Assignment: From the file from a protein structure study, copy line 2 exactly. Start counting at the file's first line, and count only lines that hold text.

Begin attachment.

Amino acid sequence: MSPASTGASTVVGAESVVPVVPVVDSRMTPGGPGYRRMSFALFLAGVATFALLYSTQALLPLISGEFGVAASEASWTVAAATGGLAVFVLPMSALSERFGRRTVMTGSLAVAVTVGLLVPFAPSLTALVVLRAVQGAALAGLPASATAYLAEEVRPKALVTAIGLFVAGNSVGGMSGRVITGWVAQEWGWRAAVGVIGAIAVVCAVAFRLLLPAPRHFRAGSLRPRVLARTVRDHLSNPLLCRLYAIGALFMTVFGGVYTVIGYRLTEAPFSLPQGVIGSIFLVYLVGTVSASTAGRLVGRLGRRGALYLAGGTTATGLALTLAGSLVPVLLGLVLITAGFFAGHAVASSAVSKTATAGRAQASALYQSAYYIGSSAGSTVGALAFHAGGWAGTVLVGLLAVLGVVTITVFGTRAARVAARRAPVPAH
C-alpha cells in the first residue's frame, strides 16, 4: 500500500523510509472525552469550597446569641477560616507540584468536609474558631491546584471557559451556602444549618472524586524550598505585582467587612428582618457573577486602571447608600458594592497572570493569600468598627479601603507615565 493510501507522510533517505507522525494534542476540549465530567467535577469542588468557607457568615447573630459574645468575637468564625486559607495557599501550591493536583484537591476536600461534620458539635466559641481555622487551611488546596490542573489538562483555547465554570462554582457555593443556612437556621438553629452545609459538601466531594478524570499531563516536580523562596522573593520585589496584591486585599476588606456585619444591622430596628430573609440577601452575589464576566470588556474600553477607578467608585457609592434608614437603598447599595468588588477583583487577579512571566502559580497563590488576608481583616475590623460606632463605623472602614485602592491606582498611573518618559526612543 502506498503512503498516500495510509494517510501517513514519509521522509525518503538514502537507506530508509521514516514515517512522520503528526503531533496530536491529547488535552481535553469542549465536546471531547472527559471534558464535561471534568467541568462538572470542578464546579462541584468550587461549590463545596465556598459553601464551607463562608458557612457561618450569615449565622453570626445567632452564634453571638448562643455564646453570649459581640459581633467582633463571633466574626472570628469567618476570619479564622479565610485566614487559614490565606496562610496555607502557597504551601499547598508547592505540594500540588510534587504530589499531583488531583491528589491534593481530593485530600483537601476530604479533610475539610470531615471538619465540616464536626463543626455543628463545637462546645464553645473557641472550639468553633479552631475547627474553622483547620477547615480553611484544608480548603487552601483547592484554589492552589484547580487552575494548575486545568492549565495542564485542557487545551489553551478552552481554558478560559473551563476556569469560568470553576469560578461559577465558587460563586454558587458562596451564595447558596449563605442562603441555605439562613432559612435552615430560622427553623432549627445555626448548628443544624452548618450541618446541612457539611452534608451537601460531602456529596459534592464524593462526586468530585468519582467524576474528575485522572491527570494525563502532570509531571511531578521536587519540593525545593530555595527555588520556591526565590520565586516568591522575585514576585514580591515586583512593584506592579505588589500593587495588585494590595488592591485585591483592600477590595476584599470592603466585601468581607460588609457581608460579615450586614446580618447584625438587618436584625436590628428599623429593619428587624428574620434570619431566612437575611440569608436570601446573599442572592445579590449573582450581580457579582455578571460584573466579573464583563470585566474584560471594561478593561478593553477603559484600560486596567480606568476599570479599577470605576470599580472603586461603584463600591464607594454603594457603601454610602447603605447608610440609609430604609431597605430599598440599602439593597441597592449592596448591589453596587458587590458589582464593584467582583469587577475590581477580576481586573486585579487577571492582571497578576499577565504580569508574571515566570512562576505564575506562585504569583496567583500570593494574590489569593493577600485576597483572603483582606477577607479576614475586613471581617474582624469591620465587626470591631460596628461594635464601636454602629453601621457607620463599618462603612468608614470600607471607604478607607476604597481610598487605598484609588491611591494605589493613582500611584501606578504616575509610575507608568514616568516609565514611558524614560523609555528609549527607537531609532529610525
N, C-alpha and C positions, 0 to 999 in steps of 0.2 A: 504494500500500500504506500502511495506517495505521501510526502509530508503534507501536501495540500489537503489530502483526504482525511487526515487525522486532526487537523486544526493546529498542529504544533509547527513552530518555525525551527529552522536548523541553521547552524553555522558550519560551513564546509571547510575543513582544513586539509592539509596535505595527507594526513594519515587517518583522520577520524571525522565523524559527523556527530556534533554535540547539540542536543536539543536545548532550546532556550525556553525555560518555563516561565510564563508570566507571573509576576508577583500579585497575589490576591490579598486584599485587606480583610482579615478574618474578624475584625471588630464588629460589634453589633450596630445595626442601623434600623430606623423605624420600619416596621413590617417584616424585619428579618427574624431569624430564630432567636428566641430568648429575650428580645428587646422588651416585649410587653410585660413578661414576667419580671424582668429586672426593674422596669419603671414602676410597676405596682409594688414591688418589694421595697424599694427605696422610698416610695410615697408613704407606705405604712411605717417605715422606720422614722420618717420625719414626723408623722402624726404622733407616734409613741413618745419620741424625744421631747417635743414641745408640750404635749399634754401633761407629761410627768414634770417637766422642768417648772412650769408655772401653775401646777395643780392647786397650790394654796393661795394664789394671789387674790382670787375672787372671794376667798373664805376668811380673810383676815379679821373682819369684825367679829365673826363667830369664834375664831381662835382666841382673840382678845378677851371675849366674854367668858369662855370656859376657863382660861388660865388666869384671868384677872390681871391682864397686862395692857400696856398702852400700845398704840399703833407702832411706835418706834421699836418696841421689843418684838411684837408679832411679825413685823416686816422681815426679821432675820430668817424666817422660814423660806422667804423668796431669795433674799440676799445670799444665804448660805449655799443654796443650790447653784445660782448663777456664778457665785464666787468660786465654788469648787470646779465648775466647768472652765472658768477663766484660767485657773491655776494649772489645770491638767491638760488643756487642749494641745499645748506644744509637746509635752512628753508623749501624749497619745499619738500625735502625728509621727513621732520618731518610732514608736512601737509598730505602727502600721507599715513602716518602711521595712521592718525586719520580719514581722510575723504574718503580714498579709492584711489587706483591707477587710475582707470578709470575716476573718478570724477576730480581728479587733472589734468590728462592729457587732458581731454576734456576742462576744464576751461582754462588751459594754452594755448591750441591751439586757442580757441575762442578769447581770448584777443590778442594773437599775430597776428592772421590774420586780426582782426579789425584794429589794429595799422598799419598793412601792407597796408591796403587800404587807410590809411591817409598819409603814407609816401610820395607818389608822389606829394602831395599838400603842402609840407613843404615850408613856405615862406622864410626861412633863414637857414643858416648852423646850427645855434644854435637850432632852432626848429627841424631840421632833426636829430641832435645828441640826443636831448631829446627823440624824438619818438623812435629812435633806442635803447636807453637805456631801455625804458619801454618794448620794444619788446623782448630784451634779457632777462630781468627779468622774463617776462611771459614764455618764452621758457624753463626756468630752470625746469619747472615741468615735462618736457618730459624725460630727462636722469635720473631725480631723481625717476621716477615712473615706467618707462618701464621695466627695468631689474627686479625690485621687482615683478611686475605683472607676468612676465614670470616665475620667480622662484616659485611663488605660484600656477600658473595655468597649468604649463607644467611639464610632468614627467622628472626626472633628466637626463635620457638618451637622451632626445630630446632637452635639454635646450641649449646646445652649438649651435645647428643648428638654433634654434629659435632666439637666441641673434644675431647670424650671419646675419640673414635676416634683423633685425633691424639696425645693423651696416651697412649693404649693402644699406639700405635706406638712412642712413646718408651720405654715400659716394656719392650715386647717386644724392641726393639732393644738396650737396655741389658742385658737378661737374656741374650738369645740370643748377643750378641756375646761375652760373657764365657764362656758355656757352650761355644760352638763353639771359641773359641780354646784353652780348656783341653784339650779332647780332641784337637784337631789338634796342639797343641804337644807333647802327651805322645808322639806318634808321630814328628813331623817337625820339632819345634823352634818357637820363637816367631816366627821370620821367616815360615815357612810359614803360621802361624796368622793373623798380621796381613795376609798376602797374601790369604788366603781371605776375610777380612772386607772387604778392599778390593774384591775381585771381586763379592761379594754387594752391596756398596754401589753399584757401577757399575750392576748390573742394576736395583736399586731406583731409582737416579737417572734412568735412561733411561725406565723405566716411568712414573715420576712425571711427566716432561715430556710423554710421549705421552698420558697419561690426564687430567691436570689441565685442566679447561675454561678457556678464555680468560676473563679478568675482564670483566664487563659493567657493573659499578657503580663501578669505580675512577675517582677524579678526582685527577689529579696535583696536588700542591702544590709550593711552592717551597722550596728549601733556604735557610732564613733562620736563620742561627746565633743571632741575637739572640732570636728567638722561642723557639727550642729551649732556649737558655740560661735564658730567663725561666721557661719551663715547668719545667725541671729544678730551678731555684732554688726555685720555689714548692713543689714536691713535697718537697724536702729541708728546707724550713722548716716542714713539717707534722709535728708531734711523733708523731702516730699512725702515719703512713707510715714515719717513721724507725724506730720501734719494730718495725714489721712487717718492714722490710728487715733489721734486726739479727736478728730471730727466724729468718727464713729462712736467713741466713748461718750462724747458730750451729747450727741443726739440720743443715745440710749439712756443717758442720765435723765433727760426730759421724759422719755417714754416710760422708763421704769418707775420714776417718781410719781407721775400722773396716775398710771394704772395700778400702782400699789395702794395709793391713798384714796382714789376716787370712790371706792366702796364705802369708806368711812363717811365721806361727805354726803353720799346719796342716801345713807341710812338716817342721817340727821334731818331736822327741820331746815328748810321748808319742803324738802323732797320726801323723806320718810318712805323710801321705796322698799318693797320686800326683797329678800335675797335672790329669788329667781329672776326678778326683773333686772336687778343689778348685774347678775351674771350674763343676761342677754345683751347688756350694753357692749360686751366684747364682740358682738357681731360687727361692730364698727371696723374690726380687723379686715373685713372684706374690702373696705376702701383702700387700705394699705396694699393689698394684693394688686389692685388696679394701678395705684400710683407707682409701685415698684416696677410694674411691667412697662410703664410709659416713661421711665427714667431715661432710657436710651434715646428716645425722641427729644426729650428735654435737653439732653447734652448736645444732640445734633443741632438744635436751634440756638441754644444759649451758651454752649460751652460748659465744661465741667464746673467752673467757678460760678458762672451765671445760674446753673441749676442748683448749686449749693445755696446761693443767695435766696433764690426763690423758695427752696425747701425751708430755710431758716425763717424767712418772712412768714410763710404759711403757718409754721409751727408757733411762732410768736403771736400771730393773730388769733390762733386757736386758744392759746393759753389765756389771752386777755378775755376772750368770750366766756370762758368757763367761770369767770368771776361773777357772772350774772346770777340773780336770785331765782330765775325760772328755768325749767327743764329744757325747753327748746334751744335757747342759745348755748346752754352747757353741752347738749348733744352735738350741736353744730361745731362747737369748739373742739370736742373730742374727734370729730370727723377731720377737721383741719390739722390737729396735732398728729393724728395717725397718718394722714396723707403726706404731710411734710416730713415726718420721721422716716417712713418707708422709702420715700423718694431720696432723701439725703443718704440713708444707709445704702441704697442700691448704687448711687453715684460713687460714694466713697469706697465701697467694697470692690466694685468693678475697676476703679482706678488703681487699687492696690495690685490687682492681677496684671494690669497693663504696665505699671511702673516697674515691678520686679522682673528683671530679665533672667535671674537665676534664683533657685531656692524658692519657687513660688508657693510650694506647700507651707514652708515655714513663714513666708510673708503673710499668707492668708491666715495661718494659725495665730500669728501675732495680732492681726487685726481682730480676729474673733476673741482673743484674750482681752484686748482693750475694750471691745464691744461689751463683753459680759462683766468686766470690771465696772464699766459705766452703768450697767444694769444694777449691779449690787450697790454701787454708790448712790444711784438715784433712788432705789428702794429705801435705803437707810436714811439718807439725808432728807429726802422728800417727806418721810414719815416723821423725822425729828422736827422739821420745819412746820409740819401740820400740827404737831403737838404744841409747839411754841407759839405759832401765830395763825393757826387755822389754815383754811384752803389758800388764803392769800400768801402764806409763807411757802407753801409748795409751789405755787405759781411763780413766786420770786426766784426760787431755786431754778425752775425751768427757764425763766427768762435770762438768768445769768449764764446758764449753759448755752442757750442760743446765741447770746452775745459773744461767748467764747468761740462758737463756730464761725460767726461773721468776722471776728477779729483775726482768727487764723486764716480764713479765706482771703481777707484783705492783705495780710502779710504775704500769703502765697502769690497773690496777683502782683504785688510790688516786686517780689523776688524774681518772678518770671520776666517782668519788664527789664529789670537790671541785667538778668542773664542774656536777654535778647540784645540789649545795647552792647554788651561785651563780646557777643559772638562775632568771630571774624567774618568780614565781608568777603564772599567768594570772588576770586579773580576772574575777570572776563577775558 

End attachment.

C-alpha cells in the first residue's frame, strides 16, 4: 500500500523510509472525552469550597446569641477560616507540584468536609474558631491546584471557559451556602444549618472524586524550598505585582467587612428582618457573577486602571447608600458594592497572570493569600468598627479601603507615565 493510501507522510533517505507522525494534542476540549465530567467535577469542588468557607457568615447573630459574645468575637468564625486559607495557599501550591493536583484537591476536600461534620458539635466559641481555622487551611488546596490542573489538562483555547465554570462554582457555593443556612437556621438553629452545609459538601466531594478524570499531563516536580523562596522573593520585589496584591486585599476588606456585619444591622430596628430573609440577601452575589464576566470588556474600553477607578467608585457609592434608614437603598447599595468588588477583583487577579512571566502559580497563590488576608481583616475590623460606632463605623472602614485602592491606582498611573518618559526612543 502506498503512503498516500495510509494517510501517513514519509521522509525518503538514502537507506530508509521514516514515517512522520503528526503531533496530536491529547488535552481535553469542549465536546471531547472527559471534558464535561471534568467541568462538572470542578464546579462541584468550587461549590463545596465556598459553601464551607463562608458557612457561618450569615449565622453570626445567632452564634453571638448562643455564646453570649459581640459581633467582633463571633466574626472570628469567618476570619479564622479565610485566614487559614490565606496562610496555607502557597504551601499547598508547592505540594500540588510534587504530589499531583488531583491528589491534593481530593485530600483537601476530604479533610475539610470531615471538619465540616464536626463543626455543628463545637462546645464553645473557641472550639468553633479552631475547627474553622483547620477547615480553611484544608480548603487552601483547592484554589492552589484547580487552575494548575486545568492549565495542564485542557487545551489553551478552552481554558478560559473551563476556569469560568470553576469560578461559577465558587460563586454558587458562596451564595447558596449563605442562603441555605439562613432559612435552615430560622427553623432549627445555626448548628443544624452548618450541618446541612457539611452534608451537601460531602456529596459534592464524593462526586468530585468519582467524576474528575485522572491527570494525563502532570509531571511531578521536587519540593525545593530555595527555588520556591526565590520565586516568591522575585514576585514580591515586583512593584506592579505588589500593587495588585494590595488592591485585591483592600477590595476584599470592603466585601468581607460588609457581608460579615450586614446580618447584625438587618436584625436590628428599623429593619428587624428574620434570619431566612437575611440569608436570601446573599442572592445579590449573582450581580457579582455578571460584573466579573464583563470585566474584560471594561478593561478593553477603559484600560486596567480606568476599570479599577470605576470599580472603586461603584463600591464607594454603594457603601454610602447603605447608610440609609430604609431597605430599598440599602439593597441597592449592596448591589453596587458587590458589582464593584467582583469587577475590581477580576481586573486585579487577571492582571497578576499577565504580569508574571515566570512562576505564575506562585504569583496567583500570593494574590489569593493577600485576597483572603483582606477577607479576614475586613471581617474582624469591620465587626470591631460596628461594635464601636454602629453601621457607620463599618462603612468608614470600607471607604478607607476604597481610598487605598484609588491611591494605589493613582500611584501606578504616575509610575507608568514616568516609565514611558524614560523609555528609549527607537531609532529610525